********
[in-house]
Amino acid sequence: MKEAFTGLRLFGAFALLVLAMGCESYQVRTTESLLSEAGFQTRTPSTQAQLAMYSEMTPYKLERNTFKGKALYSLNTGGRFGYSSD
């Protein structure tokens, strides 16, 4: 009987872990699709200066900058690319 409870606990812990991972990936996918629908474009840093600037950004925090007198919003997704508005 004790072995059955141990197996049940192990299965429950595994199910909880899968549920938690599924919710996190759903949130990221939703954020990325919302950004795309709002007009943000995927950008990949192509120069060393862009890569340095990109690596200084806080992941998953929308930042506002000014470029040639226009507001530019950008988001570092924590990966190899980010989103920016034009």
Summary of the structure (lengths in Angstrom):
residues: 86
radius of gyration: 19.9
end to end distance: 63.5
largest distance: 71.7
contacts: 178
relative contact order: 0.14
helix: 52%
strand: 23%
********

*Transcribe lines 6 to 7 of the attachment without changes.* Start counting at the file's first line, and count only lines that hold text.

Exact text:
radius of gyration: 19.9
end to end distance: 63.5